Links to Classroom Resources
Free Film Kits (from Teaching Tolerance Magazine)-- Mighty Times: The Children’s March andAmerica’s Civil Rights Movement: A Time for Justice

Birmingham Public Library Digital Collections -- Sixteenth Street Baptist Church Collection

The Rise and Fall of Jim Crow (PBS) – For Teachers

Teachers Guide Primary Source Set – Jim Crow in America

Photographs of Signs Enforcing Discrimination (Library of Congress) --

Carole's publisher, Boyds Mills Press, is generously giving away a copy of this book to one of you! Please leave me a comment by December 13. If you share this on your favorite social media, I'll enter your name twice!

Monday, December 2, 2013

Tackling Tension, Horizontality, and Verticality

In this series about my online writing class, Plot and Structure, through the Center for Writing Excellence, I last posted definitions and examples of horizontality and verticality in What Happened to Goodbye. Our next assignment was to play around with creating tension in our own work. Here are some samples from Chapter 2 of Half-Truths.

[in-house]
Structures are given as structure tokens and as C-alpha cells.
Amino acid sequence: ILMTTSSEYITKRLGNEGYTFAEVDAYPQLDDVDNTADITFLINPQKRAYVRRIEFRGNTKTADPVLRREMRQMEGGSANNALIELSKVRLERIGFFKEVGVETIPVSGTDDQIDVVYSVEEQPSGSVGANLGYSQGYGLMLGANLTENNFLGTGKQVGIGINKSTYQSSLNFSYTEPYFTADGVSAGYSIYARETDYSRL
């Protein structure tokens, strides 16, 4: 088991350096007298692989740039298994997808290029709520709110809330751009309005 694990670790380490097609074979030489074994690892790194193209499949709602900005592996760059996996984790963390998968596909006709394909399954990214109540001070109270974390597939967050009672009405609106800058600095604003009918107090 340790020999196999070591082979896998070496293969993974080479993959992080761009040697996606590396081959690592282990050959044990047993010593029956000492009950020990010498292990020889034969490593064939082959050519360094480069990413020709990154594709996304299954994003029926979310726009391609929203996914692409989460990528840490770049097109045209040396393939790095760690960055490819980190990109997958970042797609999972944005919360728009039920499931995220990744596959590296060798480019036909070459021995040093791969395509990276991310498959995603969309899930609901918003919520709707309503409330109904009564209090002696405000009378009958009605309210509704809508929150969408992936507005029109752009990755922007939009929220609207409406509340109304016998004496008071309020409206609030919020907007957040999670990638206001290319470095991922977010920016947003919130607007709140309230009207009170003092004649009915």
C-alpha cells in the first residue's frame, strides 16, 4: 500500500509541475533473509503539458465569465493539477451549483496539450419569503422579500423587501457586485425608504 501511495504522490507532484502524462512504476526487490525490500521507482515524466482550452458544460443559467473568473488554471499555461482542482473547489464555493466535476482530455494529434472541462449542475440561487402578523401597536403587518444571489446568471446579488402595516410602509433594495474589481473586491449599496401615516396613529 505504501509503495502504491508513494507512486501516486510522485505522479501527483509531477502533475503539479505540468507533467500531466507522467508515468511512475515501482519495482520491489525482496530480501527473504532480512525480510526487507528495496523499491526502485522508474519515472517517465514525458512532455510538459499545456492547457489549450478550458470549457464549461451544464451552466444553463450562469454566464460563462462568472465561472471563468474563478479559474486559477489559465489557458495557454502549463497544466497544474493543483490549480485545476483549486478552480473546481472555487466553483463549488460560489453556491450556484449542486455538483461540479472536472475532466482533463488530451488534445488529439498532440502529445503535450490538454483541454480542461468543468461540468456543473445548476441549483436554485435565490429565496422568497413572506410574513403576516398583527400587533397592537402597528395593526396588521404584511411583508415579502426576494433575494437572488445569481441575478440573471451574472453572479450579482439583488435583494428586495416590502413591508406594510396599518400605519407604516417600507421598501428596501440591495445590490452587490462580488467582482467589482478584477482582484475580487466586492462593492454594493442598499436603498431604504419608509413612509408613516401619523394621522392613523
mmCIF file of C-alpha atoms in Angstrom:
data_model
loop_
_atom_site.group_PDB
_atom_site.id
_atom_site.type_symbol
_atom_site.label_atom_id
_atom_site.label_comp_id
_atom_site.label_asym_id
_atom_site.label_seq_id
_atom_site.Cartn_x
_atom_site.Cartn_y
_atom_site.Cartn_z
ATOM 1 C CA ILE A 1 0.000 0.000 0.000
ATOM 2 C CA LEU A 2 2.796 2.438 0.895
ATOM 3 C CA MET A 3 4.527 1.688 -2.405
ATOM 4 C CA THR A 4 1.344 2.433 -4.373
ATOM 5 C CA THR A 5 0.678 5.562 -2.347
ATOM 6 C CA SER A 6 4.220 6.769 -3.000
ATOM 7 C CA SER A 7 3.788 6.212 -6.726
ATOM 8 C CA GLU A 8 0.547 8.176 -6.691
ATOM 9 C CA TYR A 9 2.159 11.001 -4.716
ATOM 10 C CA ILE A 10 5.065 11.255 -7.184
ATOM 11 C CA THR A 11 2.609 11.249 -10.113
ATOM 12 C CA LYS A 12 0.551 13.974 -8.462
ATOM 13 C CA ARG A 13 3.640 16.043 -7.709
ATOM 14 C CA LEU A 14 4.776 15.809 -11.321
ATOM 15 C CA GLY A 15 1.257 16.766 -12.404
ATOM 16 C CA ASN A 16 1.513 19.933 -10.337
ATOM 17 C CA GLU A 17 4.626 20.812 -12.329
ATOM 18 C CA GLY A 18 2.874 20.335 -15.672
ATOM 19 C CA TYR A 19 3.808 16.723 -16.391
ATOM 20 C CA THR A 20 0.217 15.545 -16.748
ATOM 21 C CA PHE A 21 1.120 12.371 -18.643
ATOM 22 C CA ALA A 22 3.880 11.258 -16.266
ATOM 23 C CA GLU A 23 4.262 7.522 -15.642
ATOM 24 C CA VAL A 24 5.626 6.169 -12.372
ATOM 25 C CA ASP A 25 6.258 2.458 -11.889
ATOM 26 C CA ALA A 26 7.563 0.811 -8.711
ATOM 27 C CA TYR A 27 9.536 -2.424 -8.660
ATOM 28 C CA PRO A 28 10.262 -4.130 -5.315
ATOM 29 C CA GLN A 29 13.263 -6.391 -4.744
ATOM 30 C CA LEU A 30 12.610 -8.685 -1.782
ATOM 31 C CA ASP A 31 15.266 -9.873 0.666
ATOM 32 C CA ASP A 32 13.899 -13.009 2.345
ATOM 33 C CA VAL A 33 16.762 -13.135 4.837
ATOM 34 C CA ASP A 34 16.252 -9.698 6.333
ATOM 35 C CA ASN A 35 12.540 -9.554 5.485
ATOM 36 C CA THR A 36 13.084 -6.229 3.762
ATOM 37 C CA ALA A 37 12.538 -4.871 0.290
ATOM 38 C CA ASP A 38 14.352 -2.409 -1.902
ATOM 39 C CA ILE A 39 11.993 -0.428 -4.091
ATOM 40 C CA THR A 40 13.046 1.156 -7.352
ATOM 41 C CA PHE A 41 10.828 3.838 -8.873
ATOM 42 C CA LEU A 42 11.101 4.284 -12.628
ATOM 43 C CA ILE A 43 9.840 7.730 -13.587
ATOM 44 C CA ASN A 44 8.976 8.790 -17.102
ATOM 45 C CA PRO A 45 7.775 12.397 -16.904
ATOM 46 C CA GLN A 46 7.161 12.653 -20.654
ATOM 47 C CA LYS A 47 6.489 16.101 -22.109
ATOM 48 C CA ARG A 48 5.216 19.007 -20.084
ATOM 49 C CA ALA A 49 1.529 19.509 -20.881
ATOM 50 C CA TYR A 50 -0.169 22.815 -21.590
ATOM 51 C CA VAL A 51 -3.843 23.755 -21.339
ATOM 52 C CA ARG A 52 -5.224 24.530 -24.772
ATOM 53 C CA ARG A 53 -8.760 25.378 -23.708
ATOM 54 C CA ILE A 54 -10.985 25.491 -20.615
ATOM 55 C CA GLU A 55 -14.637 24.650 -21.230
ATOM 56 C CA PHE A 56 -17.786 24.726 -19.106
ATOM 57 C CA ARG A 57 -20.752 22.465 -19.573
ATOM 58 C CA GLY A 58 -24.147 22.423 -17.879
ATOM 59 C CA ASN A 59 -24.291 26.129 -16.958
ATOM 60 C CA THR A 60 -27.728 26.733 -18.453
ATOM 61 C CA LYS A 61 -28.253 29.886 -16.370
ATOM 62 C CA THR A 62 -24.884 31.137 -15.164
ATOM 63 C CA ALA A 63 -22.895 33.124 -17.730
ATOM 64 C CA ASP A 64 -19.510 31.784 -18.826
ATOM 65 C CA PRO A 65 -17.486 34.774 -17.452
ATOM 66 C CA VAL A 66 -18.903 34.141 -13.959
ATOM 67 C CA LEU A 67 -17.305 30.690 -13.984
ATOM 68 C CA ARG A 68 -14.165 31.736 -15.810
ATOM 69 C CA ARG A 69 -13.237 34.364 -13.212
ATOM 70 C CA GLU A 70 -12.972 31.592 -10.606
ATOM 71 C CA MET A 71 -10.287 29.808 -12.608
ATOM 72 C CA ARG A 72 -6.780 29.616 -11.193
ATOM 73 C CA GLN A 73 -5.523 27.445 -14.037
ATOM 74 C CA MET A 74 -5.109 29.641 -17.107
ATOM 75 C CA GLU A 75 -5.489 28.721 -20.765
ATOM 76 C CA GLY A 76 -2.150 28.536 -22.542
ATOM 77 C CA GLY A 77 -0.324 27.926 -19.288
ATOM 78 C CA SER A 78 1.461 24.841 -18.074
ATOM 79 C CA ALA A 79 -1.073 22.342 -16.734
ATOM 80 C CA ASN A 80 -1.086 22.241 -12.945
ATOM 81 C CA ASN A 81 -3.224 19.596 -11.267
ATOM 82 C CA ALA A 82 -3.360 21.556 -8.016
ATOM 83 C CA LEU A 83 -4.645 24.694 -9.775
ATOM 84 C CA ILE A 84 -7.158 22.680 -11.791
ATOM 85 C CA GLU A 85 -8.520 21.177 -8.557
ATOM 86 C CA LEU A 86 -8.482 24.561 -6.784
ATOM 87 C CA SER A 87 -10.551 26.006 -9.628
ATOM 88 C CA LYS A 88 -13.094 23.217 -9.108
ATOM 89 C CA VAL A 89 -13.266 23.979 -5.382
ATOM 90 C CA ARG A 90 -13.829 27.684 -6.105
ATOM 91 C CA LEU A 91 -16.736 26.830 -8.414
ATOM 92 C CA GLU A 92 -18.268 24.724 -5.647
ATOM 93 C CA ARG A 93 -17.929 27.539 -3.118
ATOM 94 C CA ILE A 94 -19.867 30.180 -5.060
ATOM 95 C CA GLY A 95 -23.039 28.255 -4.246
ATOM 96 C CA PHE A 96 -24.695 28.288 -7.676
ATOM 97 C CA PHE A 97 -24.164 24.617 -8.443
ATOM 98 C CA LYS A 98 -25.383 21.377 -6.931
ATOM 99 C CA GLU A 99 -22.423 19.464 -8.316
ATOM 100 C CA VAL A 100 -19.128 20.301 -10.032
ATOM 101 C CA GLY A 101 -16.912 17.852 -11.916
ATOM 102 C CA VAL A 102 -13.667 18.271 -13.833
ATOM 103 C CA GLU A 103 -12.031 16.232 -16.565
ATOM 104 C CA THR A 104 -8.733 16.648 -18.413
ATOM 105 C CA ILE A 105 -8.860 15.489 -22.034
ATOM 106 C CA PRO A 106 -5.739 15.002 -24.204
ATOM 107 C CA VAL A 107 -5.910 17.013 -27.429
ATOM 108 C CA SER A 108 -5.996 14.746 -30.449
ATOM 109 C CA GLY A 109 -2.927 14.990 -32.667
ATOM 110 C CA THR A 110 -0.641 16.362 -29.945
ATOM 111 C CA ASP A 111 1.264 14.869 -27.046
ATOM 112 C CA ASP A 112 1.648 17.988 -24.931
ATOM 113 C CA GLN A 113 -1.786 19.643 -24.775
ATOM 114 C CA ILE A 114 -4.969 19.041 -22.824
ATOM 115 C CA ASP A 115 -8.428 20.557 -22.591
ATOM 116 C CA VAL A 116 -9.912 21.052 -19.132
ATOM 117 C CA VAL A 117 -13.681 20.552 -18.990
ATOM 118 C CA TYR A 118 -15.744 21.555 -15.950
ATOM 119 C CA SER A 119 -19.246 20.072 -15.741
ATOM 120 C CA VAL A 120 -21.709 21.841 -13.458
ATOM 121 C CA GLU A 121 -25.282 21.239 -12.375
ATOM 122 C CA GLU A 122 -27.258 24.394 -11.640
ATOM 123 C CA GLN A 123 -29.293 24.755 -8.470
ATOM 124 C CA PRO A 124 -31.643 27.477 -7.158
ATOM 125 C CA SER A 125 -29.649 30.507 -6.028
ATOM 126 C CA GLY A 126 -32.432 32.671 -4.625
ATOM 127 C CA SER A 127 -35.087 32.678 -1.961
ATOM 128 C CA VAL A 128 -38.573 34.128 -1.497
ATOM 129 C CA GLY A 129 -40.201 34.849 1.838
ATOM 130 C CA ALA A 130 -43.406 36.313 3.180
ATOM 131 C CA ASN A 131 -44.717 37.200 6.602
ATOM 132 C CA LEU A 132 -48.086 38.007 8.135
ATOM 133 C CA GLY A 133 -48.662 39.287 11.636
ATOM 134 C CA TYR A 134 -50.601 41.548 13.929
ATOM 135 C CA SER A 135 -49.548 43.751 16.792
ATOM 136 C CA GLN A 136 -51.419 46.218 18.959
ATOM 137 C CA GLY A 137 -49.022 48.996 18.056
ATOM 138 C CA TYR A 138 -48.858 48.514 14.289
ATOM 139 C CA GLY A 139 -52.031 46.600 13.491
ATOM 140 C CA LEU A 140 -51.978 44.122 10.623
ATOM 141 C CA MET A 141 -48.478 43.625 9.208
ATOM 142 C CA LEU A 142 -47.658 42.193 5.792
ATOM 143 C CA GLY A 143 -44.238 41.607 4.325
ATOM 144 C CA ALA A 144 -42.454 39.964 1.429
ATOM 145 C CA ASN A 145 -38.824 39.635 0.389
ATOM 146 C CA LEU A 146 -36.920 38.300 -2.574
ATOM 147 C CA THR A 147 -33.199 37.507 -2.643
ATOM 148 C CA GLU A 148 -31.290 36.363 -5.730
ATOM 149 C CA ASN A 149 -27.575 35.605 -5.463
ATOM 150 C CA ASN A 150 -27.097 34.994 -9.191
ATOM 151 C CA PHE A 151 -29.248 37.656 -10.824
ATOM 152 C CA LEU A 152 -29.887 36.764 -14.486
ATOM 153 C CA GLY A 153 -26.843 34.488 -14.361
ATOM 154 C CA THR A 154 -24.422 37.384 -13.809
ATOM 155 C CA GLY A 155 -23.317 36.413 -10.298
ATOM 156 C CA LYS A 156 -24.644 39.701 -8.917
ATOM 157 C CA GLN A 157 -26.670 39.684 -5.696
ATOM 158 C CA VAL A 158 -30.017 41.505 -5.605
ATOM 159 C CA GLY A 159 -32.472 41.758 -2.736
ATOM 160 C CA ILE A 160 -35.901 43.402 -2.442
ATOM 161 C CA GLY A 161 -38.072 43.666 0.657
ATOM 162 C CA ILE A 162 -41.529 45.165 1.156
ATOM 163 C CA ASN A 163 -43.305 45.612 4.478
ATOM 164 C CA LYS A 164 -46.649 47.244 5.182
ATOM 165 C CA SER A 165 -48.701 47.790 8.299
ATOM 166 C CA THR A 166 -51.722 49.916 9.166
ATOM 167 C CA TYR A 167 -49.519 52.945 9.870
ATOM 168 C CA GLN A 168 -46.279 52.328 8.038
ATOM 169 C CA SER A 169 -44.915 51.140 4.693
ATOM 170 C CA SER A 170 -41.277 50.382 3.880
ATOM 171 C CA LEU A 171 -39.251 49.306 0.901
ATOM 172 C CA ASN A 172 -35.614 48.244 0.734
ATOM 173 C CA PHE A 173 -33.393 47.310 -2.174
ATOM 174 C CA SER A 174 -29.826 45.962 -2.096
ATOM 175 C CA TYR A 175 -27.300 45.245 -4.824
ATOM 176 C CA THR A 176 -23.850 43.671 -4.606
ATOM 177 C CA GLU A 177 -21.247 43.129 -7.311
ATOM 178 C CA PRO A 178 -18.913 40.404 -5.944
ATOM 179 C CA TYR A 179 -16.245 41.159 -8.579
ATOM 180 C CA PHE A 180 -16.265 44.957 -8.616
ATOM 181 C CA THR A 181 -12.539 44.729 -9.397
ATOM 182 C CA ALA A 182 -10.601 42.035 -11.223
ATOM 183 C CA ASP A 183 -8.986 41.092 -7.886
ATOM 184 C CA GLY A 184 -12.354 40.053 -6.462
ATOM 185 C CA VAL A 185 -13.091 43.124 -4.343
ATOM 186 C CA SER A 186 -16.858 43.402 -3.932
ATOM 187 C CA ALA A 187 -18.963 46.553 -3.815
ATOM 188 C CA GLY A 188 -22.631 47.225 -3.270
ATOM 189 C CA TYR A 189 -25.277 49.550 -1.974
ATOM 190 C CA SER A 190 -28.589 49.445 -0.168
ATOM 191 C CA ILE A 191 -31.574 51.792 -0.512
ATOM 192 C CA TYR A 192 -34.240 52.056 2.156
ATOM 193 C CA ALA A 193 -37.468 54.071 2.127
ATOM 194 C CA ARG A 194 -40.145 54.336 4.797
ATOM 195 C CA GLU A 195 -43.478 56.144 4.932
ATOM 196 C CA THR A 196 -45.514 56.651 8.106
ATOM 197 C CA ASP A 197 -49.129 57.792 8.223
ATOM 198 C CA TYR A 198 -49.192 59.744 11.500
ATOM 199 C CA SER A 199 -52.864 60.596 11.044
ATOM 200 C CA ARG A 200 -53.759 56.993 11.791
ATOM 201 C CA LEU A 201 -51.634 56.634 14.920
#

In the lesson on tension, Bethany Nuckolls said, “Tension is simply a byproduct of pacing and manipulating time.  Conflict in a story can be heightened or diminished by how fast or slowly you narrate it.  Slowing a scene down and writing longer sentences builds tension… Speeding a scene up and writing shorter sentences gives the reader a sense of movement.  This is particularly effective in action scenes where the character is reacting instead of preparing to react.  This kind of tension is less suspenseful and more shocking.”

In this writing sample I created tension by using short sentences:

"Kate felt a tightness in her chest, like a band pulled taut so she could hardly breathe. No way was there enough space here for Eileen. Or for Speckles. Or for her. How could she ever feel like this was home?"

Bethany commented: “Choppy sounds great.  It's closer to the rhythm of her nervous heartbeat, or her thoughts jumping from one worry to the next.”